ATHENS – Echoing previous polls virtually all this year, two more surveys released on Nov. 30 showed the ruling New Democracy (ND) Conservatives and the major opposition Coalition of the Radical Left (SYRIZA) are neck-and-neck in popular support.
The Marc poll for the Ependitis newspaper put SYRIZA in first with 29.7 percent and New Democracy at 27.8. The fading ultra-right extremists of Golden Dawn were third but with only 8.8 percent, a sharp drop in the wake of the arrest of party leaders on charges of running a criminal gang.
Next came the Independent Greeks at 6.7 percent, the Communist Party (KKE) with 6.6 percent, the PASOK Socialists who are a member of Prime Minister Antonis Samaras’ ND-led coalition, with 6.4 percent and the Democratic Left (DIMAR) at 5.8 percent.
But more than 15 percent of voters were undecided and another 6.5 percent said they would cast a blank ballot, showing one-fifth of Greeks are so unhappy with all the parties that they feel disenfranchised.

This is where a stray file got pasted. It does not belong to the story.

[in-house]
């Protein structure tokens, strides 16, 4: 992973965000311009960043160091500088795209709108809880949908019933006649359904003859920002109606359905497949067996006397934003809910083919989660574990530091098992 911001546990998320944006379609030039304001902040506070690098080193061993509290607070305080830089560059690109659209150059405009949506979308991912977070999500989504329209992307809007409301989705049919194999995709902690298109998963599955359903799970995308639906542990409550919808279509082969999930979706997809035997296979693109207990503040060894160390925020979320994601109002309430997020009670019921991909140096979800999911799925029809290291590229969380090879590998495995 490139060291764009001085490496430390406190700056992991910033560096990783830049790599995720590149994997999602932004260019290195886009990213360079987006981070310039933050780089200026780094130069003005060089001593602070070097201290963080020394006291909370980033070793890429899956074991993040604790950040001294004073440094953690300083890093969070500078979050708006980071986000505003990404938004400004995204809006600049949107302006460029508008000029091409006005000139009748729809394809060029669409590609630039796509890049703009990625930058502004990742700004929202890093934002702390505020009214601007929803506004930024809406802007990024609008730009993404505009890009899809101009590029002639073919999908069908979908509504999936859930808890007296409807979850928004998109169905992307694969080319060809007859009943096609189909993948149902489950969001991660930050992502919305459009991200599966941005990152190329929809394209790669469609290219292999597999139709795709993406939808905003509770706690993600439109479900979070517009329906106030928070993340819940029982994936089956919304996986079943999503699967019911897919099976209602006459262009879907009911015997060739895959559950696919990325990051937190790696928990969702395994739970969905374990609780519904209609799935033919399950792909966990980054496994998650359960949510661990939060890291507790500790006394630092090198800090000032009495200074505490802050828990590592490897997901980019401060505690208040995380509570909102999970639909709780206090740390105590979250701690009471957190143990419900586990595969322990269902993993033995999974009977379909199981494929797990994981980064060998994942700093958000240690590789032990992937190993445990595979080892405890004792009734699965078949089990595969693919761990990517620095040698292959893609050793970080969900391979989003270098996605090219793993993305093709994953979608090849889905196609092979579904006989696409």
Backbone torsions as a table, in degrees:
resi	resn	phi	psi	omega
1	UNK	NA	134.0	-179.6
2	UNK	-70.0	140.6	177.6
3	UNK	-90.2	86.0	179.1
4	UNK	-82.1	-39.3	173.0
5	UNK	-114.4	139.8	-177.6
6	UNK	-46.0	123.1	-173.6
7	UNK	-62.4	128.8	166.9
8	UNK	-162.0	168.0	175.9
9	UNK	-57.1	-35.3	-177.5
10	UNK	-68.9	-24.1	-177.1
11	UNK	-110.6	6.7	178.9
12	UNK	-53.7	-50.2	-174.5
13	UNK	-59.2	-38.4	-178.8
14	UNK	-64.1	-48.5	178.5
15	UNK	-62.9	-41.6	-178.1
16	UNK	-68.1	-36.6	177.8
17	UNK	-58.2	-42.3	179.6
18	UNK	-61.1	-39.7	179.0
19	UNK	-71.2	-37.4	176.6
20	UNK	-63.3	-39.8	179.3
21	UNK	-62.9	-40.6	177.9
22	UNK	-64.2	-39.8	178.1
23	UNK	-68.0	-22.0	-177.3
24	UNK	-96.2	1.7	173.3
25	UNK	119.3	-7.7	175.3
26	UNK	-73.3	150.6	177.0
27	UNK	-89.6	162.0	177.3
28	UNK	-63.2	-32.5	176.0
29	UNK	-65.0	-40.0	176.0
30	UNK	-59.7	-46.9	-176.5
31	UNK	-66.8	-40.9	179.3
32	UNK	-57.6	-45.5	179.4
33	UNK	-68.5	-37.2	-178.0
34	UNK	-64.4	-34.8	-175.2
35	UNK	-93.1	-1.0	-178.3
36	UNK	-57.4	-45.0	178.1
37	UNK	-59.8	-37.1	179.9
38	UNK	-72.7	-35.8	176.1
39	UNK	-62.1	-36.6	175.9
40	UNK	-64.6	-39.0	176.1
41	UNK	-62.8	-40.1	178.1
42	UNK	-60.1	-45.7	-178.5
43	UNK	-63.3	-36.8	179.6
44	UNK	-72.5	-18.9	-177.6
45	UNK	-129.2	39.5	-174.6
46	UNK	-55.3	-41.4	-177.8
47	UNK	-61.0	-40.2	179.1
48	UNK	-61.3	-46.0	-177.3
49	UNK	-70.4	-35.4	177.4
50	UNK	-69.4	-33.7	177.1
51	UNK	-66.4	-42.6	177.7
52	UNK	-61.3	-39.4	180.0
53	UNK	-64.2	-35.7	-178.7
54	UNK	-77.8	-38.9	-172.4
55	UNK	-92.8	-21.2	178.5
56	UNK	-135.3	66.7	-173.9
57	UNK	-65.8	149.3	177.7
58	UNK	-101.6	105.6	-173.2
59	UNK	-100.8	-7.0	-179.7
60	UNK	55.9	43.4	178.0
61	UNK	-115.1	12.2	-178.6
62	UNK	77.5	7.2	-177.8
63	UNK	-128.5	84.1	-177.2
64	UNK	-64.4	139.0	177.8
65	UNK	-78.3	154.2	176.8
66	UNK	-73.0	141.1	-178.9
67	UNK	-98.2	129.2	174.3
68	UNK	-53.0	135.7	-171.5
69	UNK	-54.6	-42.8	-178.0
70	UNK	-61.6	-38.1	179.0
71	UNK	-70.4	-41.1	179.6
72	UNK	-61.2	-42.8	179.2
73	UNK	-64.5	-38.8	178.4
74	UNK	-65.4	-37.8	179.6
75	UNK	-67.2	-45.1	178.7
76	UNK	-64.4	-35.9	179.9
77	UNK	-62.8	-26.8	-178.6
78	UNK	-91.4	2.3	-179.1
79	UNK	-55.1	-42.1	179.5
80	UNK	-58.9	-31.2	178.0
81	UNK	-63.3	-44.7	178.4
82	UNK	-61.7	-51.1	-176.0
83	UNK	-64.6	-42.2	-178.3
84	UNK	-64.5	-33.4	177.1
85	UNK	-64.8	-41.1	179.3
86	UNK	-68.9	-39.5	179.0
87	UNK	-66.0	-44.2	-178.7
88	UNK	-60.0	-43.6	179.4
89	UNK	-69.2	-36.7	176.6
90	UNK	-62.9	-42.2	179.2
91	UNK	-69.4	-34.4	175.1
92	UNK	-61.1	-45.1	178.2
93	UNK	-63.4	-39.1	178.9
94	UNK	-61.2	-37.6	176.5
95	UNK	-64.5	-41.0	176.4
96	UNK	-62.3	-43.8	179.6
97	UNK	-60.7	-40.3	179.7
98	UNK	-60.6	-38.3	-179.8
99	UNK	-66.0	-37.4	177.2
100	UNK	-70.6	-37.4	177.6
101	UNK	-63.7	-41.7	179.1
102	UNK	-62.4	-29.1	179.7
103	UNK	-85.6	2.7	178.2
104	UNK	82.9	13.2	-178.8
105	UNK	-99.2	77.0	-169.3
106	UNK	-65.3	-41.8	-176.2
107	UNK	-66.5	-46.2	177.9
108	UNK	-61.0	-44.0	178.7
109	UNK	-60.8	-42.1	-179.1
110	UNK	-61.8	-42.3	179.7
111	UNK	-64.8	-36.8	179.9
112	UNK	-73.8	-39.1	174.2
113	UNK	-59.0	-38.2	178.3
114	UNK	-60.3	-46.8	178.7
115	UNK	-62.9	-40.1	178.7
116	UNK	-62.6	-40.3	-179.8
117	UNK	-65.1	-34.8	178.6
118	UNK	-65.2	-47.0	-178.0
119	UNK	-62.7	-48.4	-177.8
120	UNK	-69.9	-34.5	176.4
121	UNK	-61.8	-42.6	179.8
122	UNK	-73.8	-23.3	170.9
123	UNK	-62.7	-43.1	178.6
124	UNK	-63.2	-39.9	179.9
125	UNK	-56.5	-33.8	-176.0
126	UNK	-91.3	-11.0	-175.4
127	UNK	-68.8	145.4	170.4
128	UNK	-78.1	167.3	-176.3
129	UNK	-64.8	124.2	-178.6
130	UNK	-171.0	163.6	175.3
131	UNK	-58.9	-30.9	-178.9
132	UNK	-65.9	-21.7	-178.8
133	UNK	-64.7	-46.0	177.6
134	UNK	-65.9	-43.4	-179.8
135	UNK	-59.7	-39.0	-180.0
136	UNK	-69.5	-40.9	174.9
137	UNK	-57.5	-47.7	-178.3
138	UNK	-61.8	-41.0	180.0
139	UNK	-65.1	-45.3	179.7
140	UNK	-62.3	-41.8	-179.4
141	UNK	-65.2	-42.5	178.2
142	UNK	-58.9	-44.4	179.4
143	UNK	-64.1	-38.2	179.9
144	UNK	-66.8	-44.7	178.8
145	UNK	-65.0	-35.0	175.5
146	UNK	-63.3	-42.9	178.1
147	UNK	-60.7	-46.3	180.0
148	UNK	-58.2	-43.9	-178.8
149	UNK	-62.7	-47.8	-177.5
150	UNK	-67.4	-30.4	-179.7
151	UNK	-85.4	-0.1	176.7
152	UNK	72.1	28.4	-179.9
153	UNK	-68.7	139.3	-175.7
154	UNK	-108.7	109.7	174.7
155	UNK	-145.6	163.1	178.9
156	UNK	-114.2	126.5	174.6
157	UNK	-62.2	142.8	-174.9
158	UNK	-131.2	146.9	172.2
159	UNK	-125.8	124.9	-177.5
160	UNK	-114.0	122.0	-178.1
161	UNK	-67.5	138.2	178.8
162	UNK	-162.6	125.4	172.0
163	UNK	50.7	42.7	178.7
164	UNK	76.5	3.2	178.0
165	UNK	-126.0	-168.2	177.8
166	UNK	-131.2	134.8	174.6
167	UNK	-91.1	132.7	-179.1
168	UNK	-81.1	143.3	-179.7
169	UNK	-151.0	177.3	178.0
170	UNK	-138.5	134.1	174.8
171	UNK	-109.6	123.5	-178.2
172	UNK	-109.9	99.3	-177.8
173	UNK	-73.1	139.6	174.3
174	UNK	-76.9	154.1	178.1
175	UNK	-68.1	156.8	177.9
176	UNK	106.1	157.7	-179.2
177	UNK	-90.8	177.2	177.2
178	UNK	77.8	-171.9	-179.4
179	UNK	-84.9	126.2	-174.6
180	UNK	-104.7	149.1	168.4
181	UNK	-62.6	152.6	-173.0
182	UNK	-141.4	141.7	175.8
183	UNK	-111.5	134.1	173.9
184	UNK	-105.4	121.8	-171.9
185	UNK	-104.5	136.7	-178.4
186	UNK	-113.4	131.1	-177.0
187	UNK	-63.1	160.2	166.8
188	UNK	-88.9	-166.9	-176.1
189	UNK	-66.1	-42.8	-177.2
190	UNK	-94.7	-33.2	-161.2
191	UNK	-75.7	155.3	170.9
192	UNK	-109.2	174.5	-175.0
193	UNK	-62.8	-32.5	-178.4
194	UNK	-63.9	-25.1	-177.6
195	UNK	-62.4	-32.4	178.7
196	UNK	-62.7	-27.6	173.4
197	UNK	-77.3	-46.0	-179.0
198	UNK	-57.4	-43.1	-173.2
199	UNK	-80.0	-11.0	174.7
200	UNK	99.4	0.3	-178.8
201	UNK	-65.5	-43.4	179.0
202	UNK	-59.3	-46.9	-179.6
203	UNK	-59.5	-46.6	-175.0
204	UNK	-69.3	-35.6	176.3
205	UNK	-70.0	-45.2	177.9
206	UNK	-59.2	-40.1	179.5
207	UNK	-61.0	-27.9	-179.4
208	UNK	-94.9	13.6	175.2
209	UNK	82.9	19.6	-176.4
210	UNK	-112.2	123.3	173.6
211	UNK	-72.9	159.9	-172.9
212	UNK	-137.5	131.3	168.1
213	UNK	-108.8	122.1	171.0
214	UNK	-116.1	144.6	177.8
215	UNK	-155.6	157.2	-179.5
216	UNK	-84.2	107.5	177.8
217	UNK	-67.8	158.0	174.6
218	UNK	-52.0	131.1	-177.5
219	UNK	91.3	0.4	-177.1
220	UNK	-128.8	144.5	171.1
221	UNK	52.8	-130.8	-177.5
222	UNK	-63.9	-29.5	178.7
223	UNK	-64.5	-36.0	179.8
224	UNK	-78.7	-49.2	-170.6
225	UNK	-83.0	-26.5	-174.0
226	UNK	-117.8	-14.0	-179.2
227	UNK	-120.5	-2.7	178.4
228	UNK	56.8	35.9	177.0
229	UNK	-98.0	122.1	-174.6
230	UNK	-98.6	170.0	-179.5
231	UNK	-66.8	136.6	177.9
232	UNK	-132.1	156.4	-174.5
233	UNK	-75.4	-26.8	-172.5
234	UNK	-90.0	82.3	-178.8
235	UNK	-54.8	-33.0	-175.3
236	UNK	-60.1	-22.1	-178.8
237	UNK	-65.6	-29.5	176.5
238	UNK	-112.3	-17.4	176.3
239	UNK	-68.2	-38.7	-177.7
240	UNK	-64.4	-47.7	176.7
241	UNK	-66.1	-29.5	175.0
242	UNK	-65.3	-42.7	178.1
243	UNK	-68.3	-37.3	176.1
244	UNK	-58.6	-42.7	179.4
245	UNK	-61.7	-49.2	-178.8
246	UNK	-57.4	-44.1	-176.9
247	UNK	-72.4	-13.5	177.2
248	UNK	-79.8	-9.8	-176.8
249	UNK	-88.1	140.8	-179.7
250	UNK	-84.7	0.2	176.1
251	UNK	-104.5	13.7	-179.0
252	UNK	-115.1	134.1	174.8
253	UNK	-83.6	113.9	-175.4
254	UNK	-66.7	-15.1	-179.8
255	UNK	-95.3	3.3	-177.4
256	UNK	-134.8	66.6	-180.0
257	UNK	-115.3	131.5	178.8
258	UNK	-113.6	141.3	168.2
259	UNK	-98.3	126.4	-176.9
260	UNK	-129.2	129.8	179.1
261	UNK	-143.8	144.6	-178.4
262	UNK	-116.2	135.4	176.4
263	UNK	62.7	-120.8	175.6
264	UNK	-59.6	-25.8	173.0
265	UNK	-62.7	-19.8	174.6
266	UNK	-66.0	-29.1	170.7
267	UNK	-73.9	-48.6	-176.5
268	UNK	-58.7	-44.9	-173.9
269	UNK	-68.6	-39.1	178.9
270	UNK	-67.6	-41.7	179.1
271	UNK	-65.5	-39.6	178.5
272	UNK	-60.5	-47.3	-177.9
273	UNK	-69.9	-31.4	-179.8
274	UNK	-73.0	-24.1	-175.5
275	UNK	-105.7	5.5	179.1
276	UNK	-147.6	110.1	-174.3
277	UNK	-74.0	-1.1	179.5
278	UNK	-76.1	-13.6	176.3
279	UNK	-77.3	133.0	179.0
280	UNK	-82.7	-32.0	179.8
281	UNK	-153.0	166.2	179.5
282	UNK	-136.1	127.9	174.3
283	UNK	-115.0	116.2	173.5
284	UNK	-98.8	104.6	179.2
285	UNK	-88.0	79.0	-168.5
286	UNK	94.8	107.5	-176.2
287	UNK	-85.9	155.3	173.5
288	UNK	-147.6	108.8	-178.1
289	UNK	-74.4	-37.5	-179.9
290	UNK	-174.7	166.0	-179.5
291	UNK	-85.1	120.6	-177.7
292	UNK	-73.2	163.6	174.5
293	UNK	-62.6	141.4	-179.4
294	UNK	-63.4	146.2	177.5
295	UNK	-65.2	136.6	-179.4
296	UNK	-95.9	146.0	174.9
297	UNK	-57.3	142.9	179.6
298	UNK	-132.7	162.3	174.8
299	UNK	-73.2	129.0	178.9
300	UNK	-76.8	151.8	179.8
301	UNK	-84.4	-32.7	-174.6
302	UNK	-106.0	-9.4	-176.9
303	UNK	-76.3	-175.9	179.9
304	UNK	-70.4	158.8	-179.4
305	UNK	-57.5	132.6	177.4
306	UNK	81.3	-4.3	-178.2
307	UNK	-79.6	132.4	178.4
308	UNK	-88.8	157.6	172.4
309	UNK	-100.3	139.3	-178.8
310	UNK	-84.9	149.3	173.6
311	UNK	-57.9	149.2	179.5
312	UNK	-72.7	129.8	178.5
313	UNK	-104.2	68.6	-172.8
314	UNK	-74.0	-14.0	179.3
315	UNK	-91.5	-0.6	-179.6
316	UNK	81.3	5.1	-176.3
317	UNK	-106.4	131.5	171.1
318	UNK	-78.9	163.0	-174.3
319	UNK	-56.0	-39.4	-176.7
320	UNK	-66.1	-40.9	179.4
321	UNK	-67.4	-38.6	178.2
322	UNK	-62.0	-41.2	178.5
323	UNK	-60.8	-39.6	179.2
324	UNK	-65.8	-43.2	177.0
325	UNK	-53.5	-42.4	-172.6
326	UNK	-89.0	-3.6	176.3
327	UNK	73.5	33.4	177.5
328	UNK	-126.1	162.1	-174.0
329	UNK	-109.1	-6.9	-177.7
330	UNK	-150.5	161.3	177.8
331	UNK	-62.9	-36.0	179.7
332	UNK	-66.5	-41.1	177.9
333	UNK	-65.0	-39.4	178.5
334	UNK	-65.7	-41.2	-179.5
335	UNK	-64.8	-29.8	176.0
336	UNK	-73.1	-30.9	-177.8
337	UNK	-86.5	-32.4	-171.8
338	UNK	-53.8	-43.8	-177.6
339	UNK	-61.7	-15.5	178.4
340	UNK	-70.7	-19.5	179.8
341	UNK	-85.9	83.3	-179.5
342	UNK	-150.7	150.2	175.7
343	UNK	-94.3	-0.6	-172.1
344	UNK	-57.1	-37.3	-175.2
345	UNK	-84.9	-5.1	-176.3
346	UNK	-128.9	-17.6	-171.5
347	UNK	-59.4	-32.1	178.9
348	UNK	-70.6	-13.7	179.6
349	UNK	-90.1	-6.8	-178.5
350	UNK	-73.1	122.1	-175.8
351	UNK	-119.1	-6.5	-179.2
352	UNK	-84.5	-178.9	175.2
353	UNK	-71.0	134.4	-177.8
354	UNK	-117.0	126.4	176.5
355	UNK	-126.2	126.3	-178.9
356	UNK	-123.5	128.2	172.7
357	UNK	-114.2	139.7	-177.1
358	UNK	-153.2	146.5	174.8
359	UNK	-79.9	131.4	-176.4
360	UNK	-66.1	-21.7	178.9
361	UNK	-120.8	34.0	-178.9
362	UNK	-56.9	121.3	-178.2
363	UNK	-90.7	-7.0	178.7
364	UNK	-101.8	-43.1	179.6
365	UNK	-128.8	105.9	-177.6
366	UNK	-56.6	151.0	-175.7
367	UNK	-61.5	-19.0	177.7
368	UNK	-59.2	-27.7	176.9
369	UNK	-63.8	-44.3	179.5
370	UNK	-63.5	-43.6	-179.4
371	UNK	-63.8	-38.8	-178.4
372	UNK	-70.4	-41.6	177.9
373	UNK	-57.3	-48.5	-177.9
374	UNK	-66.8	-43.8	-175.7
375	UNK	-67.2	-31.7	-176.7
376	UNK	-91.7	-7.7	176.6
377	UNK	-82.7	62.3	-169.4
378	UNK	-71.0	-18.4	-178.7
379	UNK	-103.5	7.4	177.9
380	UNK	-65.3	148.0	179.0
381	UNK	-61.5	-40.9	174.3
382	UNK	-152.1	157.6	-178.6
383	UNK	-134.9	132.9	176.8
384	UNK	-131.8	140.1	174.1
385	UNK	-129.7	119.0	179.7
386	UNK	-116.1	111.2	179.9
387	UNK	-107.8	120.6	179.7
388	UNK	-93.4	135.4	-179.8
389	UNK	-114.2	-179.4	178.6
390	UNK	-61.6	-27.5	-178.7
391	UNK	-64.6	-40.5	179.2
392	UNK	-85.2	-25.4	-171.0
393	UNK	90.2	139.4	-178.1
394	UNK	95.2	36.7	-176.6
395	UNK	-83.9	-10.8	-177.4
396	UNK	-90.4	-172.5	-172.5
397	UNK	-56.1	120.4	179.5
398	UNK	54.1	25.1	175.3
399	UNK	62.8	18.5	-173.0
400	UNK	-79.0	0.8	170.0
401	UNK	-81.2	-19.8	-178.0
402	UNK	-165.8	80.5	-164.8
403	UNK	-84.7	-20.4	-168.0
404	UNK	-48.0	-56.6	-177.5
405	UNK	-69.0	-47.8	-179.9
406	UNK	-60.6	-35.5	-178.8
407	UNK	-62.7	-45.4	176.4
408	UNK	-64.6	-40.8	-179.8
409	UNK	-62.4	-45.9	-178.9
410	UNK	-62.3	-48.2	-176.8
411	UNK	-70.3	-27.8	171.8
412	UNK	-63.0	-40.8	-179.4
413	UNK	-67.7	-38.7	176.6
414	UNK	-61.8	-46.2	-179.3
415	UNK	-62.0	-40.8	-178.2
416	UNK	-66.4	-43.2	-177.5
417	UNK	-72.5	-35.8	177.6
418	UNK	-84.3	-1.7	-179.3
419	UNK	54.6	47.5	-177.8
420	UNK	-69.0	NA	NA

A Metrisis poll for Parapolitika weekly, however, indicated that New Democracy is just ahead of SYRIZA, giving the Conservatives a lead of 21.5-20.6 percent, negligible given the margin of error, showing the parties are essentially deadlocked.
SYRIZA leader Alexis Tsipras has been trying to convince Greeks that there should be elections before 2016 although polls show while their parties are neck-and-neck that Samaras if ar and away the people’s choice to be Premier.
In this survey, Golden Dawn came in third with just 6.1 percent, below the 6.97 percent they won in the 2012 elections to gain 18 seats in Parliament.
Then came the Communists at 4.9 percent, PASOK with only 4.3 percent, Independent Greeks at 3.1 percent and DIMAR, which also served in Samaras’ coalition before leaving in a dispute over the firing of workers at the closed state broadcaster ERT, dead last at 1.6 percent, little more than half the 3 percent needed to enter Parliament in elections.
In even worse news for the state of Greek politics during a crushing economic crisis, some 0.6 percent of those questioned by Metrisis said they were undecided, showing how distanced Greeks feel from their leaders.